In the second part of this 2 part article, we will continue to explore how to break-up in a way that really tries to be respectful and takes the other person’s needs into account. It’s never easy, but we’re always aiming and learning to be kind to people and reduce hurting them, and dating is no exception.
When I broke up with my ex-girlfriend, it wasn’t nice for either of us. But I didn’t just send a text or ignore her. I did it face to face, I explained what was happening, and I avoided blaming her.
She was able to hear why, know it was definitely over, and move on
I doubt she enjoyed it, but we were able to remain on speaking terms afterwards and remain friends (even if we were no longer good friends). More importantly, she was able to hear why, know it was definitely over, and move on. It may have hurt, but it wasn’t devastating.
So here are the rest of the 6 pointers (Read Part 1 here) that me, and other people, who are striving towards loving their neighbour in this context, have found helpful. (And there were no phones in sight!)
(The following extract is taken from page 200-202 of The Dating Dilemma book, read the introduction for free here)
If a relationship needs to come to an end, then you must accept that it’s going to be awkward for both of you. Your primary objective is to make it less difficult for them, not for you. This is what being selfless looks like.
Doing it face to face is a mark of dignity and respect
Try to respect them as much as possible. Would you like it if someone you love dumped you over the phone, or sent you a text? Of course not. You would want them to tell you to your face, to show you that you are important to them, that the relationship meant something. Doing it face to face is a mark of dignity and respect because it makes it about their feelings, not yours.
Sometimes relationships are so toxic and damaging that they need to end. You may need to put a bit of distance between you and the other person in order to keep you safe or to stop you from taking them back.
In these instances, it might be worth getting someone to help or be nearby. Being selfless and courageous also means being safe. If you think that your partner may lash out physically or verbally, don’t put yourself in harm’s way.
When a relationship comes to an end, both people need closure. That can mean different things for different people, but it will always mean having a conversation about why it’s ending.
Some lines to avoid are: ‘It isn’t you; it’s me!’; ‘God told me you’re getting in the way of my relationship with him!’; and ‘You’ll find someone better than me!’
Use ‘I’ statements and own your view of what happened
Use ‘I’ statements and own your view of what happened, sharing how you feel. They don’t need to agree with you, but they need to hear your version of events. This all requires you both to be calm enough to sit down and talk.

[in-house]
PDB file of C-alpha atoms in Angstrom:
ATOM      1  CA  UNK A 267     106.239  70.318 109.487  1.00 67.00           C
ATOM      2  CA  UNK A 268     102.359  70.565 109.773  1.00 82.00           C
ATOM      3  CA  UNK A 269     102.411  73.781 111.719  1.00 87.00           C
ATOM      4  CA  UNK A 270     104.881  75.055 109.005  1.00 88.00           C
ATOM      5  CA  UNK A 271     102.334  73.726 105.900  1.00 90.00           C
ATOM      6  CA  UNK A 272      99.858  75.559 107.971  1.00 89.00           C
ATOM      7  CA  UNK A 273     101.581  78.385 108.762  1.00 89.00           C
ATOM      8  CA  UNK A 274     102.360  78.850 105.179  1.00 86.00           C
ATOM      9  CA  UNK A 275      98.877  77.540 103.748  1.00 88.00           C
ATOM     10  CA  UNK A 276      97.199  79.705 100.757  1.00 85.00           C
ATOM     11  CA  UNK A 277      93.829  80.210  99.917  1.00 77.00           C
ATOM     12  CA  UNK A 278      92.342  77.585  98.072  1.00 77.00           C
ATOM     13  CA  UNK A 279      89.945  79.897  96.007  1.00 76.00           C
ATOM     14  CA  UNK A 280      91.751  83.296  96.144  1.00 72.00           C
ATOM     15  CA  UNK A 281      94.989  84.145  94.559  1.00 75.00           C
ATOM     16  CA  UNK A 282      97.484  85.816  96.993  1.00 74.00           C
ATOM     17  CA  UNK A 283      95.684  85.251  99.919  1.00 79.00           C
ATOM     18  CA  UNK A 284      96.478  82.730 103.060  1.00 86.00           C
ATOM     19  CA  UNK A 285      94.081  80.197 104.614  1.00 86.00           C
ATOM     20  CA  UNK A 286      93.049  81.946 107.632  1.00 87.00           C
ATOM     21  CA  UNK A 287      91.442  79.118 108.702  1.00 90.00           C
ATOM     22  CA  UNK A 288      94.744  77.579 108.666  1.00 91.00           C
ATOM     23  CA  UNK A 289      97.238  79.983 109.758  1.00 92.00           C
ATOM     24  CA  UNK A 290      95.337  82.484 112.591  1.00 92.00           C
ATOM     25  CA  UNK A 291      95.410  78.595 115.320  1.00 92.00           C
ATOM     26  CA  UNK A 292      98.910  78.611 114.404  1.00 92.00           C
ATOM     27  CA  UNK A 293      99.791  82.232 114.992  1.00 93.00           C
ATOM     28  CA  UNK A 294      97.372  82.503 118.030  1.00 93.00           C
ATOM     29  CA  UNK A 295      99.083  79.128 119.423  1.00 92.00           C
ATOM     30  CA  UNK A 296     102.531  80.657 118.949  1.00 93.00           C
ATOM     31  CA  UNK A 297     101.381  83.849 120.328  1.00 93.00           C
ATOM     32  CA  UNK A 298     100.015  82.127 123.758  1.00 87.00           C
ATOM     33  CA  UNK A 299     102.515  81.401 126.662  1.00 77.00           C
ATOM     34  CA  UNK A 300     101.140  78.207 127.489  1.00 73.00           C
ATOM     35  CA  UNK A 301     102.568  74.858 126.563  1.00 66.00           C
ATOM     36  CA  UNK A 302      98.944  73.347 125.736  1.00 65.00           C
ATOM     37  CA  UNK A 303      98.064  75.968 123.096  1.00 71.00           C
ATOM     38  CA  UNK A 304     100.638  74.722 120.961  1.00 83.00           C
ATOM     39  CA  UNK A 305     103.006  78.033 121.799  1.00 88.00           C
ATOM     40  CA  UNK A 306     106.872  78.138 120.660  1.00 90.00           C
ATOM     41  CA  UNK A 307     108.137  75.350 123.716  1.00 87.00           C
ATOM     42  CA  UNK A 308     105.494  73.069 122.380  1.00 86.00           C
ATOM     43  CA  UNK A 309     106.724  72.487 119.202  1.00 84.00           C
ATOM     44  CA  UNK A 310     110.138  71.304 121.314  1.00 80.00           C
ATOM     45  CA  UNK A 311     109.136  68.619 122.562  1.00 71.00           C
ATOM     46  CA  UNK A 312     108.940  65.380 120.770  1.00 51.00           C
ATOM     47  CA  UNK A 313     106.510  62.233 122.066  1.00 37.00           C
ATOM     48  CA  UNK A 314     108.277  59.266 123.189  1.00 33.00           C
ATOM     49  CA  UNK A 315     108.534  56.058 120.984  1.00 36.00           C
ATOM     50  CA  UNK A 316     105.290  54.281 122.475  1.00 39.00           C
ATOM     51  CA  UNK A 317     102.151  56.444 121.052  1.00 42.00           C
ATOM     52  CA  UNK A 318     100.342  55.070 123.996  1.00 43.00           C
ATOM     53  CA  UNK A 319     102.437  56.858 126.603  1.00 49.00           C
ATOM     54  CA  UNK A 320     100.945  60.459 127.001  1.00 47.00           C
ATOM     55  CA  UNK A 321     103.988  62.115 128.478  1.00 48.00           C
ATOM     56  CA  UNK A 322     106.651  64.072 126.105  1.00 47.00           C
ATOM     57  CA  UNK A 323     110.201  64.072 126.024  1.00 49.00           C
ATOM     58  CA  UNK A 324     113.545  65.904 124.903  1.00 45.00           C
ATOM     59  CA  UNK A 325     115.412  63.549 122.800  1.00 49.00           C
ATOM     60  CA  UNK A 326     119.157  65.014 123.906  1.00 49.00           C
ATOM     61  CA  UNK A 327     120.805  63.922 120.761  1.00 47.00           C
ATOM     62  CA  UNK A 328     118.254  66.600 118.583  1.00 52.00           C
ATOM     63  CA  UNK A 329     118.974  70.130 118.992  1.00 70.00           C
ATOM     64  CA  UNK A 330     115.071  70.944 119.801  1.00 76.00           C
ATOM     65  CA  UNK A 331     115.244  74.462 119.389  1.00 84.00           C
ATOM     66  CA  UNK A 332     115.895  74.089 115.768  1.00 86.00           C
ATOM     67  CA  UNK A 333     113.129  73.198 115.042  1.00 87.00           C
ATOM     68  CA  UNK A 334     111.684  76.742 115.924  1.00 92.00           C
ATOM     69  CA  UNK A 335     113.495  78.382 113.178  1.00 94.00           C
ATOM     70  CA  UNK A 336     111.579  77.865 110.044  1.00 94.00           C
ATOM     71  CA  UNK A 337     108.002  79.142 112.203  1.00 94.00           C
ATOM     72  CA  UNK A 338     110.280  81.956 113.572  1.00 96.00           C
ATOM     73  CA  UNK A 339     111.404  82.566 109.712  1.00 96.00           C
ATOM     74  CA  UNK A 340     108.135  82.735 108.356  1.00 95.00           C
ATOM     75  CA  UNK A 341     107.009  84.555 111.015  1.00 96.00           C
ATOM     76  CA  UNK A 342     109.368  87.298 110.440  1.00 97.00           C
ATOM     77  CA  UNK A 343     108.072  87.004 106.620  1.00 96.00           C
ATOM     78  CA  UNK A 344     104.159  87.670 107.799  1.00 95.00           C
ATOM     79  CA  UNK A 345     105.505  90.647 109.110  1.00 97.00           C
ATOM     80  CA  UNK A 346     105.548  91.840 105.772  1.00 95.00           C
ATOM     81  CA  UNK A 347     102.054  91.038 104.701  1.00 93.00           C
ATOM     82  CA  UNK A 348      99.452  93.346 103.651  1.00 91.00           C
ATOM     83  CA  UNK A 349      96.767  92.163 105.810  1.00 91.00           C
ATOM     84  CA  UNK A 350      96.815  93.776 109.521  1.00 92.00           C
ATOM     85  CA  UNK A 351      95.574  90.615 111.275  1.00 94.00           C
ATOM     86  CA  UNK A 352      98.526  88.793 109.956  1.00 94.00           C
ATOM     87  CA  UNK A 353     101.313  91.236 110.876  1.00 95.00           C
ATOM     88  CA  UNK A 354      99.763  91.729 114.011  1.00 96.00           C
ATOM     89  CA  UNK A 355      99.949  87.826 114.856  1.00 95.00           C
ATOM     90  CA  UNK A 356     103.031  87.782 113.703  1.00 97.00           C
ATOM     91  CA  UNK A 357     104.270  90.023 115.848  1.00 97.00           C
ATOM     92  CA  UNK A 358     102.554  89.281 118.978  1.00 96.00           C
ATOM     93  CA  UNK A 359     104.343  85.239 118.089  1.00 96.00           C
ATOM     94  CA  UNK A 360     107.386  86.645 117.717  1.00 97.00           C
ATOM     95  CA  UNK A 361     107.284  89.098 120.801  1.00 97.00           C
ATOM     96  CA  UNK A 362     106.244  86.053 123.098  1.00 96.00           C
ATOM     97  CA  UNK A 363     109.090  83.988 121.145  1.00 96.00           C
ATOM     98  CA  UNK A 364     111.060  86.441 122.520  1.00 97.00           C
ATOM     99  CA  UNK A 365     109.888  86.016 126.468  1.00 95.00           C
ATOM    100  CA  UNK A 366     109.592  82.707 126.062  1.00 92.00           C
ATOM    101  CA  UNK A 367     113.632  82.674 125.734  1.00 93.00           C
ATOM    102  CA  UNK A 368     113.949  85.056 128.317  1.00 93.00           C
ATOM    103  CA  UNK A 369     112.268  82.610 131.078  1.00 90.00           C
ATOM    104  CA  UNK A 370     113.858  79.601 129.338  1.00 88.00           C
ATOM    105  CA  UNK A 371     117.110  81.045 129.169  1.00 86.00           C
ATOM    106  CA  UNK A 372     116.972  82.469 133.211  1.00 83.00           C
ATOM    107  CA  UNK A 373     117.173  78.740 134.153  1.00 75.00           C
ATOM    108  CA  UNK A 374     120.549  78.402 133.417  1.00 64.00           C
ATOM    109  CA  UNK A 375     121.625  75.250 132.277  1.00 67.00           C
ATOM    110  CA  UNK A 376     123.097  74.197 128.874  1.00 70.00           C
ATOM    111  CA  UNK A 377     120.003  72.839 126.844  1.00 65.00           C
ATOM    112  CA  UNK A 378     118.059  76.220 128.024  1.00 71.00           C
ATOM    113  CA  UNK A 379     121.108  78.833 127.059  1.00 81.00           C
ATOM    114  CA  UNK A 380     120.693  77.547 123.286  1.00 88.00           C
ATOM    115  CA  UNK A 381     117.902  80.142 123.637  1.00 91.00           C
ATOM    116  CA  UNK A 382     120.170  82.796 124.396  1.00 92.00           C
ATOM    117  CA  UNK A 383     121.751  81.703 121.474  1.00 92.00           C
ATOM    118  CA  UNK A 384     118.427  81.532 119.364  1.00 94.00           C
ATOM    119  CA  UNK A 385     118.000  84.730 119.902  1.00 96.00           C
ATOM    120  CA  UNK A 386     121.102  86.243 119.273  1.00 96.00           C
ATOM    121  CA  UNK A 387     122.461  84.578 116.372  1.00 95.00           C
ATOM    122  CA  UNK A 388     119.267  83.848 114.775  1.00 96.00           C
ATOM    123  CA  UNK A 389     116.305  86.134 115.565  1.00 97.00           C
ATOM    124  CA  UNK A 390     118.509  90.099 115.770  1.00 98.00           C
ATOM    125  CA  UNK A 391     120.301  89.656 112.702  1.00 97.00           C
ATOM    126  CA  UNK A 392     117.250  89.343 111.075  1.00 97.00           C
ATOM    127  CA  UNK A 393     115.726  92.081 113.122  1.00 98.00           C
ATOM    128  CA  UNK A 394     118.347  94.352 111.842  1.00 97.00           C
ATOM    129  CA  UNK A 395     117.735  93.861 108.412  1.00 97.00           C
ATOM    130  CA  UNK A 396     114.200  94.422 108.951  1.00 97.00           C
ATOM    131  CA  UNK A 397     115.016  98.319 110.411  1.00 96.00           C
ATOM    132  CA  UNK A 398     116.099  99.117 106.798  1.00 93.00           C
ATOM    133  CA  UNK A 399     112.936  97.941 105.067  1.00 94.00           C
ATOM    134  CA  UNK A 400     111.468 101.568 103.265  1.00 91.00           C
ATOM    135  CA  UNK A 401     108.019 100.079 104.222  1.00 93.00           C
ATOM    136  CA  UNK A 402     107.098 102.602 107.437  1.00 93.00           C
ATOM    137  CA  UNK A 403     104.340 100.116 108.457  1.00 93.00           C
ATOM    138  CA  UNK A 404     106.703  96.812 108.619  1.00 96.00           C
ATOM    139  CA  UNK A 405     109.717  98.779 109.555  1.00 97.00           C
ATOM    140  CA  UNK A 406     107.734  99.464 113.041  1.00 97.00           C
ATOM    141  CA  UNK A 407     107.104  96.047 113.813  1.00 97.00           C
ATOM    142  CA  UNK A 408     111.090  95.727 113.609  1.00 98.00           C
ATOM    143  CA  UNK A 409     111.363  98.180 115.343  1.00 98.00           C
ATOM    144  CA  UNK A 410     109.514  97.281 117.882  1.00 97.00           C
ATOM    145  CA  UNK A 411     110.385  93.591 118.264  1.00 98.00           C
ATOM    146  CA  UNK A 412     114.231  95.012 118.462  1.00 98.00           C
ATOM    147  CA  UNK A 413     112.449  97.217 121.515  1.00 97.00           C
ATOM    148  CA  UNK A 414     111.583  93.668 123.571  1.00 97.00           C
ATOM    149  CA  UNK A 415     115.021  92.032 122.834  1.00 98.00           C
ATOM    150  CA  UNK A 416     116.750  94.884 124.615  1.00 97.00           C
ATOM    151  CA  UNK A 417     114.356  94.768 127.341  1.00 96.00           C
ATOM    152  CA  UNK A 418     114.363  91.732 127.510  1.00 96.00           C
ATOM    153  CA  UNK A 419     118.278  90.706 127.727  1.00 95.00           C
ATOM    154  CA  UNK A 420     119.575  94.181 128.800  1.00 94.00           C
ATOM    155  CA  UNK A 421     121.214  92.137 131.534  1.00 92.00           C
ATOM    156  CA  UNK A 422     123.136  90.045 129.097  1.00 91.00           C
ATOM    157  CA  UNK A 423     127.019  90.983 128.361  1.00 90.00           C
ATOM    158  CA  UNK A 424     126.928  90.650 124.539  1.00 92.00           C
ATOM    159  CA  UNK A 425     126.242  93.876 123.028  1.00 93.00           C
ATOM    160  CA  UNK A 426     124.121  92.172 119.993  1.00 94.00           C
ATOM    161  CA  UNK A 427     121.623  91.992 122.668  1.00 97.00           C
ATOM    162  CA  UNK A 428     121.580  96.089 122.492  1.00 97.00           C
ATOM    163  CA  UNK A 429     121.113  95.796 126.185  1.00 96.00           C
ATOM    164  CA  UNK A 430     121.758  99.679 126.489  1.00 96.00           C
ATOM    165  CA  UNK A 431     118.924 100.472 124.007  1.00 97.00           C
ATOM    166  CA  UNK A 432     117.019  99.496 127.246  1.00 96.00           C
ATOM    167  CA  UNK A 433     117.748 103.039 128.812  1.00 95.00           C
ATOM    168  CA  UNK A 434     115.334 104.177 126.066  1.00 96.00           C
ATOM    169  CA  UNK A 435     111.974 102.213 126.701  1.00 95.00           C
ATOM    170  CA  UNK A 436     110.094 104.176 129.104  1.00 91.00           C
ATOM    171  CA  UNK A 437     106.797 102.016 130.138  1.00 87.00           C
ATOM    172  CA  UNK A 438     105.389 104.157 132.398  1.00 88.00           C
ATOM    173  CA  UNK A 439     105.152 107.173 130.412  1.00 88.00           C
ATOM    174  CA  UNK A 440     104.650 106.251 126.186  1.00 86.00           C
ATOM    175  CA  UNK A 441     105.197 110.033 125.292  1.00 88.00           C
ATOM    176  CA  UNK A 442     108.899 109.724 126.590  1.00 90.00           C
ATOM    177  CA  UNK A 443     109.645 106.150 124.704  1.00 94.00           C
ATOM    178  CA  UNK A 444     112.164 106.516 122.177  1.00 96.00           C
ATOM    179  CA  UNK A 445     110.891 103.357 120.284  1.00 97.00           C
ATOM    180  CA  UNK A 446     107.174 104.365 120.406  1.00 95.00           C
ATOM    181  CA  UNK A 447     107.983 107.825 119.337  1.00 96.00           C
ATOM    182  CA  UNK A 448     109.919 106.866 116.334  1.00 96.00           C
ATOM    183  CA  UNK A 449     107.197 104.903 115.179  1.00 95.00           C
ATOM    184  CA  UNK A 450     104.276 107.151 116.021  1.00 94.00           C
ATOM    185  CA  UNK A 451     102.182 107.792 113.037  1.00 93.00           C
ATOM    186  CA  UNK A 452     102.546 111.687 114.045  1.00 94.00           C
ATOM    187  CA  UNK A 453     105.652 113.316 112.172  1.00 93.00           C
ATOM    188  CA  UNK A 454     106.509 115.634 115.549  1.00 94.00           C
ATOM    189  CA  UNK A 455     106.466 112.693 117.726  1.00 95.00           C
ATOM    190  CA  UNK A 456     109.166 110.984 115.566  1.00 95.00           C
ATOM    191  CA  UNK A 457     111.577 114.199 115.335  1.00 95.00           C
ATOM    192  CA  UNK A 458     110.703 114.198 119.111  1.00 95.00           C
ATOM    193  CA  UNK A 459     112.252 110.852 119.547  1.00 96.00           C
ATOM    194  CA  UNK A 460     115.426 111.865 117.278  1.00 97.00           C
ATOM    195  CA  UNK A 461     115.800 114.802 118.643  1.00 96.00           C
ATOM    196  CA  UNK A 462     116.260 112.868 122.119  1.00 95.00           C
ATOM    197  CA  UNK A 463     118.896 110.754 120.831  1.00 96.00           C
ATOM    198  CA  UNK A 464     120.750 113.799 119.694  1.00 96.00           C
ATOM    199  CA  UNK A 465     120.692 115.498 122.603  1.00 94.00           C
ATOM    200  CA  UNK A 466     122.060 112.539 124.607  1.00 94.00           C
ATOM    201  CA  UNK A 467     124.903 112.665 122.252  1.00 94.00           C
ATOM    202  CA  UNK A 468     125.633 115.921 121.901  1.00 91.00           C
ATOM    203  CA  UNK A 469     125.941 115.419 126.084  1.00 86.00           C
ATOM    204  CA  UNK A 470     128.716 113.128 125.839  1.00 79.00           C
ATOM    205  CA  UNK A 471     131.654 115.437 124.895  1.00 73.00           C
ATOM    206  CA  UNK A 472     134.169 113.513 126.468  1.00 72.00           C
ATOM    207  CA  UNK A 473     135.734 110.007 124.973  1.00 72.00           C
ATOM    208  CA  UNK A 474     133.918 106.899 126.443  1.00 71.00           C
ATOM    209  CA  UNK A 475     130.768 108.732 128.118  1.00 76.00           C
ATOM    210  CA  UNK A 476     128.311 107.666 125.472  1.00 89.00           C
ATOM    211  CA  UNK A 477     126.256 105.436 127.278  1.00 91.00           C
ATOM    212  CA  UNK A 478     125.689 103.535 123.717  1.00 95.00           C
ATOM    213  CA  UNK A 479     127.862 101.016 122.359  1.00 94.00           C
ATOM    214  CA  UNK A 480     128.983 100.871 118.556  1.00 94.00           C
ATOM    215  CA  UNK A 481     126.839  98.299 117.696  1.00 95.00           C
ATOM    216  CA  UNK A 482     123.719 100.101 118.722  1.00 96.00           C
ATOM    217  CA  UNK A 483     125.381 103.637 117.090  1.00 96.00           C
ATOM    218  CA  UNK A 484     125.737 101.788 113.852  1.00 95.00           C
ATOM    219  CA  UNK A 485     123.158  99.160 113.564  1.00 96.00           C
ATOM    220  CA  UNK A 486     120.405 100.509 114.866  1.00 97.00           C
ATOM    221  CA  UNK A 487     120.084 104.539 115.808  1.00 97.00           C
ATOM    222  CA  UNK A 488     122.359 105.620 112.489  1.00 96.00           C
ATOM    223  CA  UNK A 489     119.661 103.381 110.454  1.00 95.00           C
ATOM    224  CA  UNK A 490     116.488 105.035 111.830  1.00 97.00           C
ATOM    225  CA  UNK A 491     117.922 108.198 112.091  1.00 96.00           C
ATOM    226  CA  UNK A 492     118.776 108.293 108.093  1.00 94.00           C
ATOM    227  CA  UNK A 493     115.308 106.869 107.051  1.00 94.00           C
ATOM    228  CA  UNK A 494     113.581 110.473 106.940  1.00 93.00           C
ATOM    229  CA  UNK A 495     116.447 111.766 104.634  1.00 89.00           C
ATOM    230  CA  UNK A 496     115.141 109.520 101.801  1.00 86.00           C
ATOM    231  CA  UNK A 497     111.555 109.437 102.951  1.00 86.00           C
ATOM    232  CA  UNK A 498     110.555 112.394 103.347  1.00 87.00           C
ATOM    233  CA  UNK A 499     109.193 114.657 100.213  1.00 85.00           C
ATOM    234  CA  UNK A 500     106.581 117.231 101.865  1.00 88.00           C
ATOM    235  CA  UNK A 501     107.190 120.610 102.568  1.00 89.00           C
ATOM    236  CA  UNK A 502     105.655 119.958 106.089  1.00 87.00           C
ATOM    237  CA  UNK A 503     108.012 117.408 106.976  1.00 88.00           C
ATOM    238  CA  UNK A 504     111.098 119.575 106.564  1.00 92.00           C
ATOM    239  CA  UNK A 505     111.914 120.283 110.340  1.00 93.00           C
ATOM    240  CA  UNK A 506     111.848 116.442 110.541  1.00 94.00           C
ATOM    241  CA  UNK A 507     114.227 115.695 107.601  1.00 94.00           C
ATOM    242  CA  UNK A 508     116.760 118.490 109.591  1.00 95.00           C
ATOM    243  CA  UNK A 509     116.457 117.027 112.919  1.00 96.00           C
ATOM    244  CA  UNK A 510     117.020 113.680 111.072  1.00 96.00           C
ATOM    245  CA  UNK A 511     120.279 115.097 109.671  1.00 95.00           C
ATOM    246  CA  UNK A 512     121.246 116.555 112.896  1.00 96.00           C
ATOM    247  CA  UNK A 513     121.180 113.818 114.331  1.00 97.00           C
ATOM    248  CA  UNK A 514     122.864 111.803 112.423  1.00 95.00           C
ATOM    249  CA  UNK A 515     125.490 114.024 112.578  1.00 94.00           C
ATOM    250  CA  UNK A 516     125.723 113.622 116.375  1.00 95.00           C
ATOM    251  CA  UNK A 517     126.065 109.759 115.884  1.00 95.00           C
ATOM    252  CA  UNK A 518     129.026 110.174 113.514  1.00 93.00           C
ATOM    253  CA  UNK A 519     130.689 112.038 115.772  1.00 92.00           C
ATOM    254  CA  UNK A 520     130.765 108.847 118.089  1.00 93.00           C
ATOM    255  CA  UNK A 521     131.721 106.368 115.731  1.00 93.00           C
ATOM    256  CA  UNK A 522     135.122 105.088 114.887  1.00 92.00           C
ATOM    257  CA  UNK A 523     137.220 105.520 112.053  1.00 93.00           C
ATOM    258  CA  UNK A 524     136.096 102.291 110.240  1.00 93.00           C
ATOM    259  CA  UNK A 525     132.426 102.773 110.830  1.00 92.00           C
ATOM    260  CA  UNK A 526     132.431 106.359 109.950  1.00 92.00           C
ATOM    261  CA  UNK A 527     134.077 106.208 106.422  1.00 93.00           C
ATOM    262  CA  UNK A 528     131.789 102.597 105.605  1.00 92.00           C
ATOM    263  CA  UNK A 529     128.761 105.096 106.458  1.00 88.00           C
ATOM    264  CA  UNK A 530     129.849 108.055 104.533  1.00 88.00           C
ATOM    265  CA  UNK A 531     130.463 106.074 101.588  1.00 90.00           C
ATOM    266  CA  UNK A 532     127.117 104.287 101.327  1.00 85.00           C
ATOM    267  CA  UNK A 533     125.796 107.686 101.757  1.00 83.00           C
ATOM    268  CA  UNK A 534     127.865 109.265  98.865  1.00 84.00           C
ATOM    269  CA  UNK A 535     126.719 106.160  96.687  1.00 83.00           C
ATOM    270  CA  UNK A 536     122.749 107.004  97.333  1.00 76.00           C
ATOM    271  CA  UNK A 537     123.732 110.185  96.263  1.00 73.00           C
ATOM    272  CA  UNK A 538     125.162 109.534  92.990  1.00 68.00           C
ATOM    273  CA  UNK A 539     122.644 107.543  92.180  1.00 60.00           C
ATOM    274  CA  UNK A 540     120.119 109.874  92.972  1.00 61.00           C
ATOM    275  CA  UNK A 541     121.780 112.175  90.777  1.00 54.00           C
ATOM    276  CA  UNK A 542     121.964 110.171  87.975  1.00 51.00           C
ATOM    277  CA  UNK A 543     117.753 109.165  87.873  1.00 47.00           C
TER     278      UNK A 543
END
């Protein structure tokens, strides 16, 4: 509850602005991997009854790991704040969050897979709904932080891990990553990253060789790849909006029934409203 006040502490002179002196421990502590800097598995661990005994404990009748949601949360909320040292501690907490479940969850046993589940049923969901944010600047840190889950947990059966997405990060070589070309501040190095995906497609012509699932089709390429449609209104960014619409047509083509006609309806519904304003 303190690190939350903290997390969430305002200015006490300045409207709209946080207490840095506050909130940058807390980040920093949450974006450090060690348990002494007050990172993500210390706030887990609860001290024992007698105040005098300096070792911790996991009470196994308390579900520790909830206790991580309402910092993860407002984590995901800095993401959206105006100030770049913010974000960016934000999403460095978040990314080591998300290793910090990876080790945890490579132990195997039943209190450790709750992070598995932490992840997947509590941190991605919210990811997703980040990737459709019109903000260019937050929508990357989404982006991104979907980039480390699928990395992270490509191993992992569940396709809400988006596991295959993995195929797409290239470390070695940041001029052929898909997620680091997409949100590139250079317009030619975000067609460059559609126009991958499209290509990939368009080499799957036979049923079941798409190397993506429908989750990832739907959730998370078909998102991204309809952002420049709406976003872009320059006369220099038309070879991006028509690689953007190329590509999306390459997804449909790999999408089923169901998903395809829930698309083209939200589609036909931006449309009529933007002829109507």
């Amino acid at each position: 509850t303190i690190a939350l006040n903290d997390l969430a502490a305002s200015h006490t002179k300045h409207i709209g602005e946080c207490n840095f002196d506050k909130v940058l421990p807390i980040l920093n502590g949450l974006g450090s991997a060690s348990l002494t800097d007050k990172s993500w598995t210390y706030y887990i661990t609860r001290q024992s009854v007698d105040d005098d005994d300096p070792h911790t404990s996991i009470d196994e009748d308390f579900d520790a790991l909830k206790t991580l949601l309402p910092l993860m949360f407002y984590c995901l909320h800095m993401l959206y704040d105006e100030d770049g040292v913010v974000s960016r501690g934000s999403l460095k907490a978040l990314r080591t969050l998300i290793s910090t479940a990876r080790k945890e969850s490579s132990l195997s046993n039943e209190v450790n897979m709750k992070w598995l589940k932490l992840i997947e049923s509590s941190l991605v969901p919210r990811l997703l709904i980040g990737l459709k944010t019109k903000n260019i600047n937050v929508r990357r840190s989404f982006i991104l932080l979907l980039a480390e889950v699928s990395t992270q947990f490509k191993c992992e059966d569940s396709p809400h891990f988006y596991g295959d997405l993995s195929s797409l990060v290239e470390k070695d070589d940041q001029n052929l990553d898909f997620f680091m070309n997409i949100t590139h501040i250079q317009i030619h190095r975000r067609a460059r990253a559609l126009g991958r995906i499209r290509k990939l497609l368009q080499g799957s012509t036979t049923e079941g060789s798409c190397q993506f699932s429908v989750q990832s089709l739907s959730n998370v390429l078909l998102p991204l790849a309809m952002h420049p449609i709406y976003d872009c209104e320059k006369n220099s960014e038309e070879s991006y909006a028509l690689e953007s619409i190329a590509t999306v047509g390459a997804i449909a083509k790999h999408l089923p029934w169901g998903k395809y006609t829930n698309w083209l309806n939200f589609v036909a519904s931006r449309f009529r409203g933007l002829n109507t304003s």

Sometimes, after you break up, you can’t be friends, or at least not straightaway. Sometimes you need space to be upset and to heal without them being around, confusing you and making it harder to move on. There is no shame in that. Sometimes ending well means not being friends for a while.
If you get locked into an argument or a mud-slinging competition, you might feel very tempted (or justified) in saying all kinds of hurtful things to get your own back. This never works. It only causes more damage and pain to the person you once cared for.
And this is not honouring to God – so keep your cool and hold your tongue! It doesn’t mean that you avoid saying tough things they might not want to hear.
But think ahead about what you want to say, so that your words don’t run away with you when the anger flares. The chances are that you will bump into them again. You might even have to see them every day! So plan for the long-term and don’t burn your bridges now.
Saying something that reduces someone to tears isn’t pleasant. Some of us are more likely to crumble when the tears flow. Others might feel OK for the first few weeks, and then all the memories of great times together come flooding back and you wonder if you have made a mistake.
Try not to drag out the ending. Give each other time to talk through your feelings (if you feel able to), but try to avoid endless deep and meaningful chats. It just prolongs the inevitable and can give a false glimmer of hope for you or your ex.
The most important thing is that, if you are the one ending the relationship, you act as selflessly as you can, without going back on your decision.
Selflessness is about putting the other person first
As far as it is within your responsibility, always talk face to face and avoid telling other people you are about to end it. This sort of information has a habit of leaking out. (Read I Want To Trust Them, But I’ve Been Hurt Before)
Sometimes you need to end a relationship because things simply aren’t working out. Either way, selflessness is about putting the other person first. If you break up with someone, do it in a way that puts their feelings first, so you know that, although it might be difficult, you have approached it in the best possible way.
6 Bits Of Advice
- Their needs come first
- Be honest
- Be courageous
- Be clear
- Be kind
- Be consistent
Imagine if we took dating seriously and strived towards building mutually kind, respectful, and fulfilling relationships. Even if it didn’t work out, we would avoid hurting people by sticking to this goal.
What else would you add to these bits of advice? Comments welcomed below